When downloading and extracting is complete for all layers, the container will be running. It exposes port 8888. The Jupyter server is accessible at that port.
Access the Jupyter Notebook environment from a browser on your laptop; the endpoint depends on the IP address of the host running the Docker container. In my case, using the Vagrant file in the GitHup repo associated with this article, I will access the Jupyter Notebook at: http://192.168.188.144:8888 .
The Jupyter server will prompt you for a token – to ensure not just anyone can access the environment. The
When the container is running, execute this statement:
docker logs jupyter
This will show something like:
Copy/paste this URL into your browser when you connect for the first time,
to login with a token:
The token is the value behind `/?token=`. You need that for logging in.
After pasting the token, click on the Log In button:
At this point, you can start creating your own notebook or upload a notebook from your laptop’s file system. The container currently does not contain any Jupyter Notebooks that we can open and run. We will change that in our next section.
Adding Python Libraries and Sample Notebooks
This section shows you how to add Python libraries to the running Jupyter container. This is not particularly complex, but a useful thing to know how to do. Additionally, you will install a number of packages required for the workshop that this article was originally written for. We will also look at adding a Jupyter Notebook from a GitHub repository into the running container. Again, a useful trick – and a necessary step in our workshop.
You can easily add more notebooks to the container, by cloning them from GitHub straight into the container and subsequently opening them in Jupyter Notebook. For example – to grab the world’s most trivial notebook:
docker exec -it jupyter bash -c ‘cd ~/work && git clone https://github.com/Noura/hello-jupyter’
After executing this command, this notebook can be opened in the Jupyter Notebook browser window from the folder `work/hello-jupyter`.
For more extensive manipulation of the Docker container, we can use a script that we copy into the container and then execute inside it – using docker cp (new to me that you can copy files from the Docker host into a running container – or vice versa – so easily) and docker exec (to execute a command inside the container).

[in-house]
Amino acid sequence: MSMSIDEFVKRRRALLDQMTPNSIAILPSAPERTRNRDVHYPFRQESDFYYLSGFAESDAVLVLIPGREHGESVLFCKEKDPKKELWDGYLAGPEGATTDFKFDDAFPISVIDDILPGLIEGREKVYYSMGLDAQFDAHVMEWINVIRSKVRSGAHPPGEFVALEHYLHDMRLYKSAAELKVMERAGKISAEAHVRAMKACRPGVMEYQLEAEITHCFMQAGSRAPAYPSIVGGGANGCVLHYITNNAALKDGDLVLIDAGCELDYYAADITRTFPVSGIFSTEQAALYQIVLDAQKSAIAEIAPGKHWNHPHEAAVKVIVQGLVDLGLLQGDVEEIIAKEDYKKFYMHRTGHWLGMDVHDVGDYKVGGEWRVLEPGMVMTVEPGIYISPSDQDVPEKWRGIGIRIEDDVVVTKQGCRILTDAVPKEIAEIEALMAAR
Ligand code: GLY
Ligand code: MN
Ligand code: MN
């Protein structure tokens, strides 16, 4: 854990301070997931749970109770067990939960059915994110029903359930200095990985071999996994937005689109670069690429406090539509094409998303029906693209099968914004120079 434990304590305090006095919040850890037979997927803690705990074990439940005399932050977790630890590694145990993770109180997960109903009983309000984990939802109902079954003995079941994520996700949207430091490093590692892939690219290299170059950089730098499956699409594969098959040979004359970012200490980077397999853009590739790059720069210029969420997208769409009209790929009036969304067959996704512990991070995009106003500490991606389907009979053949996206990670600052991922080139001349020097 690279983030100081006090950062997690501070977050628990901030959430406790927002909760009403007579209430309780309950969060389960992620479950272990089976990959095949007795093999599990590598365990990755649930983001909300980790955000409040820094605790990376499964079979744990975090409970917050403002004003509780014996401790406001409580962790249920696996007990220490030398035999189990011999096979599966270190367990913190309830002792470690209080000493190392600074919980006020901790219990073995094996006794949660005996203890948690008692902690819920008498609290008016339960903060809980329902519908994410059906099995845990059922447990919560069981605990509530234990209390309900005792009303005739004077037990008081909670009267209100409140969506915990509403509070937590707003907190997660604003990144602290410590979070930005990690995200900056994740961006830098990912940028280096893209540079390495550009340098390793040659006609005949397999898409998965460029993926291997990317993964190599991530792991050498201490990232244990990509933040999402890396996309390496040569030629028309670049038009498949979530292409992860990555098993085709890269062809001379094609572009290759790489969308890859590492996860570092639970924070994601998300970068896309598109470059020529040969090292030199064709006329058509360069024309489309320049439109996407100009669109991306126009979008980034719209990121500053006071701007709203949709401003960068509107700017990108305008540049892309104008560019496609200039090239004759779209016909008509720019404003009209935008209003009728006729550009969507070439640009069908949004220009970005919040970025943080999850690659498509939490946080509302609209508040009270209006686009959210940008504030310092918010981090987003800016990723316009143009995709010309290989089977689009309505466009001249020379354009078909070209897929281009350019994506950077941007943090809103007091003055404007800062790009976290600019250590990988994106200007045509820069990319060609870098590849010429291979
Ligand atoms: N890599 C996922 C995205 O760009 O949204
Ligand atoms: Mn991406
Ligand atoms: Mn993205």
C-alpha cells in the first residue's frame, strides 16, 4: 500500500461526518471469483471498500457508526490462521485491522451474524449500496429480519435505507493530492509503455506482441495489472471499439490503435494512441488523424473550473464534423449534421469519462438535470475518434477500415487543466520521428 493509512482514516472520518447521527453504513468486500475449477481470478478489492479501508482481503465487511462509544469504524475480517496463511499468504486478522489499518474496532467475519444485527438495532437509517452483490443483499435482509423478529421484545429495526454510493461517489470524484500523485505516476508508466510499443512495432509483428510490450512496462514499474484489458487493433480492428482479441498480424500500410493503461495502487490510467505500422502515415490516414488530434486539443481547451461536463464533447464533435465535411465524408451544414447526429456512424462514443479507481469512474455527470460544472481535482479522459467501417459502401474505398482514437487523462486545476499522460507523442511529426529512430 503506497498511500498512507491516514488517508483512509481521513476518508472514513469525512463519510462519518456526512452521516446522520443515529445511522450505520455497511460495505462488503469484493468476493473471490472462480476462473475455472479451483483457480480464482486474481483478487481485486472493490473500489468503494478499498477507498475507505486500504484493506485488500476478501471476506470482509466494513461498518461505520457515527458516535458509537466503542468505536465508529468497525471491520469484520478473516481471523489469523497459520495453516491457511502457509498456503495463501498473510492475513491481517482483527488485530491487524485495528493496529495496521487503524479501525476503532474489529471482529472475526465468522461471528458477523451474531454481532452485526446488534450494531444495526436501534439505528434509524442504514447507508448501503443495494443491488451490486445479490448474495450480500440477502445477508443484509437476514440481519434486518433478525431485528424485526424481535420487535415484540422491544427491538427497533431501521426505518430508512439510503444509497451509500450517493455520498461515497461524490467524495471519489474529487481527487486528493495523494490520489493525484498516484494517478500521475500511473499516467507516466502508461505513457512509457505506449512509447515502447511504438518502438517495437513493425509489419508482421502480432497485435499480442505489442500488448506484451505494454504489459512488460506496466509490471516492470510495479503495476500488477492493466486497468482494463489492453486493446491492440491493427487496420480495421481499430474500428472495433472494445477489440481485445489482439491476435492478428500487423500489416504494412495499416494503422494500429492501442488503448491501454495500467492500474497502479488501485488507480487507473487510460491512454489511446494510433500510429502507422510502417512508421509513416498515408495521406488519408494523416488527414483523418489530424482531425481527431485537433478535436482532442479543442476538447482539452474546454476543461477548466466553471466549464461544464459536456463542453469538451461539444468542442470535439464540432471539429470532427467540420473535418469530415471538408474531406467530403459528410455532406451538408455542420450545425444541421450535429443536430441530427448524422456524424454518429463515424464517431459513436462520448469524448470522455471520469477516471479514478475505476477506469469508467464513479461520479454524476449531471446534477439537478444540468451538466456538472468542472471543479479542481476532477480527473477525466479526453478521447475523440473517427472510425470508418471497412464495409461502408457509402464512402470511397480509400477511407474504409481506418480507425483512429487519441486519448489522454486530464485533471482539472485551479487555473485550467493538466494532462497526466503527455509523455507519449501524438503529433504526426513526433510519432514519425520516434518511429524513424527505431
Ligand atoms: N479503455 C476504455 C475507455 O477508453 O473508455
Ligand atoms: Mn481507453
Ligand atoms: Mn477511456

The GitHub repo for this article has a folder prepareContainer that contains two scripts. You can run runPrep.sh to copy the script prepareContainer.sh into the container and execute – to install some packages and git clone a few notebooks.
Make sure these two files are available to you – for example through:
git clone https://github.com/lucasjellema/DataAnalytics–IntroductionDataWrangling-JupyterNotebooks
Run the script:
The script prepareContainer.sh is copied into the container and made executable. Then it is executed. It install various Python packages using pip and git clones two Jupyter notebooks
When the actions inside the container are done – note: this can take a few minutes – the container is restarted to have the Jupyter Notebook server pick up all changes. You may need a new token from the restarted server to login to the Jupyter Notebook environment in the browser.
When you next enter the Jupyter Notebook environment in the browser, you will see a number of notebooks that were not there before.
For example: open and run pythonForDataAnalysis.ipynb in the work folder. Or open and run Example_word_clouds.ipynb. Or open folder learn-pandas/lessons and start with Python_101.ipynb or Cookbook – Select.ipynb.
The folder work/Data-Analysis contains many notebooks created by Will Koehrsen, who writes many great articles about Data Science and uses Jupyter Notebooks frequently (see his GitHub Repo: https://github.com/WillKoehrsen/Data-Analysis ).
A nice advanced feature in Jupyter Notebooks are the interactive widgets. To have a quick tour of what these widgets can add to a notebook, open
work\widgets\Widgets-Overview.ipynb. The code cell under the Data heading contains an erroneous file reference – or it did when I last checked. Change the contents of the cell to:
df = pd.read_parquet(‘https://github.com/WillKoehrsen/Data-Analysis/blob/master/medium/data/medium_data_2019_01_26?raw=true’)
Now the cell will correctly retrieve and process the data.
This article on Medium introduced the interactive widgets demonstrated in this notebook: Interactive Controls for Jupyter Notebooks.
Trick: How to install a Python package from a GitHub clone
I am by no means a Python expert. I am just a beginner. So when I had found a nice Python package for creating word clouds in my notebook, I was not sure how to install it. I could clone the GitHub repo – but how then to install it? It turns out to be not too hard: the command
pip install -e .
will install a Python package from the current directory. I presume the files setup.py and _config.yml are essential in this – but I cannot be sure. Not an expert, remember?